She could have actually died, Remus’ voice reminds him and he groans. Punching a pillow, he swears and rests his chin on top of his mattress, feeling himself sinking into it a little.
At least, he supposes, things can only get better from here.
He wakes up shivering. Regulus is standing over him, wand raised, smirking. For a moment, he’s not sure why, then he pushes himself up on his mattress and finds that his sheets are sopping.
“Bastard,” he bites out at his brother, though there’s no real feeling behind it. “What do you want?”
“I don’t want anything,” Regulus informs him tartly. “Mother told me to fetch you and tell you to come downstairs.”
“What does she want?” he asks, going to run a hand through his hair but catching himself just in time and scowling at his brother again for good measure. Pranks like this are never quite as funny when he’s in the firing line himself.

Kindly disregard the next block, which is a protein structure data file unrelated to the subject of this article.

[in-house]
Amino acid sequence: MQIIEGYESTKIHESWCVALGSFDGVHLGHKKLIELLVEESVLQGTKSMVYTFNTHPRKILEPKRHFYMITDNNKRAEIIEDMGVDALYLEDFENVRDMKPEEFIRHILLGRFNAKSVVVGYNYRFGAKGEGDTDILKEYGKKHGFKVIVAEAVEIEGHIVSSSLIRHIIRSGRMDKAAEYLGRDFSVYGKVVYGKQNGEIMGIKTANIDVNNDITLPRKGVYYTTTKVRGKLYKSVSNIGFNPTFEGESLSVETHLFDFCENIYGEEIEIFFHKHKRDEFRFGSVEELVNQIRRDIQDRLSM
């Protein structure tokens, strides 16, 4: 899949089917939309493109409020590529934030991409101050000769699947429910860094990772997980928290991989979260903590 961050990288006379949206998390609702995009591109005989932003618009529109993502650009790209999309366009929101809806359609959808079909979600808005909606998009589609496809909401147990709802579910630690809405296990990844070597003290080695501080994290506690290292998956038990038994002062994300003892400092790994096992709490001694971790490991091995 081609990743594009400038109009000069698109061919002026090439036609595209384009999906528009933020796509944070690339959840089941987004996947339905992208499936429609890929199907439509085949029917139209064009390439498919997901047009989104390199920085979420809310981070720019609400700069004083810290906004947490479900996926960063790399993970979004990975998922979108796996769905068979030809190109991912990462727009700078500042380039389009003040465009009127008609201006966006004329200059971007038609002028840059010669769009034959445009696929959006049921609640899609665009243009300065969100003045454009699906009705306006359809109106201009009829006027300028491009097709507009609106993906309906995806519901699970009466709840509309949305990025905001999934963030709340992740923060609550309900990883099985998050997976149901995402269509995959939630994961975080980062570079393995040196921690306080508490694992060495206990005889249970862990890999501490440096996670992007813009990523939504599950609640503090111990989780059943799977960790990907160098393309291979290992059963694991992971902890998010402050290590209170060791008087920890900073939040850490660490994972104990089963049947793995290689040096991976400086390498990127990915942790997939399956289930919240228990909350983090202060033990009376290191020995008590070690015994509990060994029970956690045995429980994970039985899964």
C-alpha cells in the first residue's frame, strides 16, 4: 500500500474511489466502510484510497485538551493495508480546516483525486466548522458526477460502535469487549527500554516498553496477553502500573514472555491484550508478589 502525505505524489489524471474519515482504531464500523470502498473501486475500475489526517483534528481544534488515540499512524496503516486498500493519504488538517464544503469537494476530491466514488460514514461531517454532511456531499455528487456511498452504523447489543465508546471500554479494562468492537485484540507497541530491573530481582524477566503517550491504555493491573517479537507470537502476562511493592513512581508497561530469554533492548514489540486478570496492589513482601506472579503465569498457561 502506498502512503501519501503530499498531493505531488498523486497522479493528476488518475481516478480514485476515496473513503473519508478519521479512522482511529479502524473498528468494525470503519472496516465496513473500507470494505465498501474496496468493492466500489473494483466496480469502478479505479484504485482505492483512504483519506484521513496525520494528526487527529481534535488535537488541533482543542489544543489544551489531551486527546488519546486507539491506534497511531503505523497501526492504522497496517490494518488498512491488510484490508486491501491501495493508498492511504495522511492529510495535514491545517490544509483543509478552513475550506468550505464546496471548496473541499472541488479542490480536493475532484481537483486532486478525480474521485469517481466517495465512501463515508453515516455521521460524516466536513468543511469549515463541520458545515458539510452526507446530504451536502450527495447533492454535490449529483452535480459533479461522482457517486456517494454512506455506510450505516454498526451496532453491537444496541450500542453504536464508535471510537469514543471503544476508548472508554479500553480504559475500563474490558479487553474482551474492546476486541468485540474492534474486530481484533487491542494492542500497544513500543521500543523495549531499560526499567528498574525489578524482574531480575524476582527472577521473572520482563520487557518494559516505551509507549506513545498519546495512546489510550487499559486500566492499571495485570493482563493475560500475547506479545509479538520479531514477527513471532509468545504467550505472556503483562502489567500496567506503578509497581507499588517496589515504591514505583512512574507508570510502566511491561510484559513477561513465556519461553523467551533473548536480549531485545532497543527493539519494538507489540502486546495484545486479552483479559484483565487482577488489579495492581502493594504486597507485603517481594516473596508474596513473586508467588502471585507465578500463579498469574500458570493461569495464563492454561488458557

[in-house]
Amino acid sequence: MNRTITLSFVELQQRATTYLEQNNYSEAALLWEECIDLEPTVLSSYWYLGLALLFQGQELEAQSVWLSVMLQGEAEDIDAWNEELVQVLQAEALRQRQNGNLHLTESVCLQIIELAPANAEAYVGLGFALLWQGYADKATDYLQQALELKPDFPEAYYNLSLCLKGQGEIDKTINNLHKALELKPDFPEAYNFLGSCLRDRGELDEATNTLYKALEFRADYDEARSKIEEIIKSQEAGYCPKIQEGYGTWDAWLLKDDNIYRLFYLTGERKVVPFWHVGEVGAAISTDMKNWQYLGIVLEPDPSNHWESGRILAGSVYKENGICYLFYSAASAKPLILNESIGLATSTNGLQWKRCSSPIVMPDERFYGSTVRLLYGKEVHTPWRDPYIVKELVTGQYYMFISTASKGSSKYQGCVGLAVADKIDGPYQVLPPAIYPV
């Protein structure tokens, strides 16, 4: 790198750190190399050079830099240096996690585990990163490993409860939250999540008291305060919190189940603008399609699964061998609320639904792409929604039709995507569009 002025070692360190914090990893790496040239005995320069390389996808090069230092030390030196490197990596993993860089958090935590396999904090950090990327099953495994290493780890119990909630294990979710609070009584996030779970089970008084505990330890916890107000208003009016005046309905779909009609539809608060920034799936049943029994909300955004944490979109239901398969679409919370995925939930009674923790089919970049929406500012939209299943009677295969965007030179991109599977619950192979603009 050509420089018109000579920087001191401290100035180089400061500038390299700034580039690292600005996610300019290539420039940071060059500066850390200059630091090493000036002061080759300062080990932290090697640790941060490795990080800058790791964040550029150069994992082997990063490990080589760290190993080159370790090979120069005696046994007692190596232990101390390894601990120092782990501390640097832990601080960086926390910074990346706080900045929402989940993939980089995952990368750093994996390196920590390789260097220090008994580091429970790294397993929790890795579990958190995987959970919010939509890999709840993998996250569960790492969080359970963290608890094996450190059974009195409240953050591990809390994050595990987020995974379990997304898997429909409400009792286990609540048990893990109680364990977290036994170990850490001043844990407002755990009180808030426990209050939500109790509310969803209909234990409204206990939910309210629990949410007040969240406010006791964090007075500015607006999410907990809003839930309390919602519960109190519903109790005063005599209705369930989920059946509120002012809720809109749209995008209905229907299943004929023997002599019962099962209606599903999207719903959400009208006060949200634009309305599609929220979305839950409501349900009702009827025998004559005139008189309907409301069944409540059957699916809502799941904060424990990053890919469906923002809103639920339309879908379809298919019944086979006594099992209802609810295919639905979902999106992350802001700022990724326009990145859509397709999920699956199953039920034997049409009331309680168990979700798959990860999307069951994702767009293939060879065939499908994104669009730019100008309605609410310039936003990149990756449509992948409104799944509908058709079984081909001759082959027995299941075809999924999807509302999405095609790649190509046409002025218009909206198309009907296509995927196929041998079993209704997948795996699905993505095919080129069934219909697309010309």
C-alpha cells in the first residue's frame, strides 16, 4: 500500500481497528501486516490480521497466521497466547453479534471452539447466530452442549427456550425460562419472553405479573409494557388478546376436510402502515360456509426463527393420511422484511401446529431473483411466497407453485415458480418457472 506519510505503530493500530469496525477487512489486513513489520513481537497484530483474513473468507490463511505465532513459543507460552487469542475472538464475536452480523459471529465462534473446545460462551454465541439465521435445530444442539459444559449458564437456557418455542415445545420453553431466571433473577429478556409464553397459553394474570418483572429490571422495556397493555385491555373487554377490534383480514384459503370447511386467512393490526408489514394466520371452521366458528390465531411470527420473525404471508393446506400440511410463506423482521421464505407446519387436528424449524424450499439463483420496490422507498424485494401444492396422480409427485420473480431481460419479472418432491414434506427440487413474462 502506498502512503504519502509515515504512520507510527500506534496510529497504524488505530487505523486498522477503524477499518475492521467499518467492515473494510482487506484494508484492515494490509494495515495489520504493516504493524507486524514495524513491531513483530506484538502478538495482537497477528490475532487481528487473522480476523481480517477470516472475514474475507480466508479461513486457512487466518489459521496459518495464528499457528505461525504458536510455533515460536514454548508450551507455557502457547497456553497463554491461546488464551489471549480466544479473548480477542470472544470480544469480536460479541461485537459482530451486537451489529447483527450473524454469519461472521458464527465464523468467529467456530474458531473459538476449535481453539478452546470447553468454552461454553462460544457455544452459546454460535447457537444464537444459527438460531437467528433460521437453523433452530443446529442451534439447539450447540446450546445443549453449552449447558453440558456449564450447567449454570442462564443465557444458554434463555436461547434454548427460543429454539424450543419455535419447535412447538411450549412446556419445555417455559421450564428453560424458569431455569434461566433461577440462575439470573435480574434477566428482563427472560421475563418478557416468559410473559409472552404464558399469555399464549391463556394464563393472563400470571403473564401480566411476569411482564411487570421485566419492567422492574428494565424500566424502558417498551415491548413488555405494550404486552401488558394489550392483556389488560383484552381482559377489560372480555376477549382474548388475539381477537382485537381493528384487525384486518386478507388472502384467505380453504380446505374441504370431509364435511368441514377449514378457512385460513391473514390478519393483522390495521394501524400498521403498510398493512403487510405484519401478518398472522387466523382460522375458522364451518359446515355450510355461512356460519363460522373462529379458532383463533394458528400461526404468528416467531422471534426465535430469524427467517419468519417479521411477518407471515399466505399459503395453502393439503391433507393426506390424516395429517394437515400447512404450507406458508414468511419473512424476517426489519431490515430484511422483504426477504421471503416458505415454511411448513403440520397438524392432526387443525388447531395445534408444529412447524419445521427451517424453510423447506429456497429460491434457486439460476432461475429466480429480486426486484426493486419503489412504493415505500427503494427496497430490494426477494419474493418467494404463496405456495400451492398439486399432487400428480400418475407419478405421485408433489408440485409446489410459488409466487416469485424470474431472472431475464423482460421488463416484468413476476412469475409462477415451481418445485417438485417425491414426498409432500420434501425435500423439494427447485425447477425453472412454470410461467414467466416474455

Regulus just shrugs elegantly, twirling his wand in one hand.
“I don’t know; she didn’t say. Just said we had to be presentable, so I’ll tell her you’ll be down in a while.”
He’s about to burst out that it doesn’t take him that long to become presentable and so he’ll just accompany him down, when he remembers that there are little drops of water falling onto his shoulders, leaving see-through splotches on his shirt.
“Tell her I’ll be down in a minute,” he sighs, slipping off his bed and heading to his cupboard to find a clean, ‘presentable’ shirt.
He can practically feel Regulus’ smirk on his back as his brother chirps,
“Sure. I’ll see you down there in a minute.”
The door has barely shut behind Regulus before he strips off his shirt, tossing it carelessly on the carpet. Grabbing a cream dress shirt his mother can’t complain about, he quickly slips it on, buttoning it up to the collar. He hasn’t worn it in ages, since last year’s Yule party, and the collar is a little smaller than he remembers it, pinching at his neck. Swallowing, he resolves to simply apologise if the button pops off during dinner and leaves his room.